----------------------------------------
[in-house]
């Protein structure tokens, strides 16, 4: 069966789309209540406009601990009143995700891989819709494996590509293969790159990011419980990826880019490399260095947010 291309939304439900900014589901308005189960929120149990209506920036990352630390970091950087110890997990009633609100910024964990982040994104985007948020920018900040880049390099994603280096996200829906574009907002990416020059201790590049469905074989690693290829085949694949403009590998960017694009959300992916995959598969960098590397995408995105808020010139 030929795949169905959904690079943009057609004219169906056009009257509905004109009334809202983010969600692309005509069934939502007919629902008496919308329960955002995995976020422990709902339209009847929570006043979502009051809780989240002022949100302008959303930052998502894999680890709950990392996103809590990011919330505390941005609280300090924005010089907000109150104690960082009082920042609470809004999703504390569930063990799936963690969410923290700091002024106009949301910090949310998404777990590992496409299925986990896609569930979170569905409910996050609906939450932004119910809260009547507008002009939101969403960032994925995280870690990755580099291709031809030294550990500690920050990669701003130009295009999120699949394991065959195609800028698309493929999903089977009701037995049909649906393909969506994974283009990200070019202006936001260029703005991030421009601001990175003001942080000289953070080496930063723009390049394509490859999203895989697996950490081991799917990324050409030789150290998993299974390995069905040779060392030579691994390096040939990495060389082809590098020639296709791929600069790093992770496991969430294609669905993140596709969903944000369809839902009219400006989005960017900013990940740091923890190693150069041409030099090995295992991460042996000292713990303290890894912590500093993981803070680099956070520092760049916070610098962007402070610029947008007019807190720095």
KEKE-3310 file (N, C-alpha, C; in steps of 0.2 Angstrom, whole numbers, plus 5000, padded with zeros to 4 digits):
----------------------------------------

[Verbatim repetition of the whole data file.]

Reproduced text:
[in-house]
């Protein structure tokens, strides 16, 4: 069966789309209540406009601990009143995700891989819709494996590509293969790159990011419980990826880019490399260095947010 291309939304439900900014589901308005189960929120149990209506920036990352630390970091950087110890997990009633609100910024964990982040994104985007948020920018900040880049390099994603280096996200829906574009907002990416020059201790590049469905074989690693290829085949694949403009590998960017694009959300992916995959598969960098590397995408995105808020010139 030929795949169905959904690079943009057609004219169906056009009257509905004109009334809202983010969600692309005509069934939502007919629902008496919308329960955002995995976020422990709902339209009847929570006043979502009051809780989240002022949100302008959303930052998502894999680890709950990392996103809590990011919330505390941005609280300090924005010089907000109150104690960082009082920042609470809004999703504390569930063990799936963690969410923290700091002024106009949301910090949310998404777990590992496409299925986990896609569930979170569905409910996050609906939450932004119910809260009547507008002009939101969403960032994925995280870690990755580099291709031809030294550990500690920050990669701003130009295009999120699949394991065959195609800028698309493929999903089977009701037995049909649906393909969506994974283009990200070019202006936001260029703005991030421009601001990175003001942080000289953070080496930063723009390049394509490859999203895989697996950490081991799917990324050409030789150290998993299974390995069905040779060392030579691994390096040939990495060389082809590098020639296709791929600069790093992770496991969430294609669905993140596709969903944000369809839902009219400006989005960017900013990940740091923890190693150069041409030099090995295992991460042996000292713990303290890894912590500093993981803070680099956070520092760049916070610098962007402070610029947008007019807190720095």
KEKE-3310 file (N, C-alpha, C; in steps of 0.2 Angstrom, whole numbers, plus 5000, padded with zeros to 4 digits):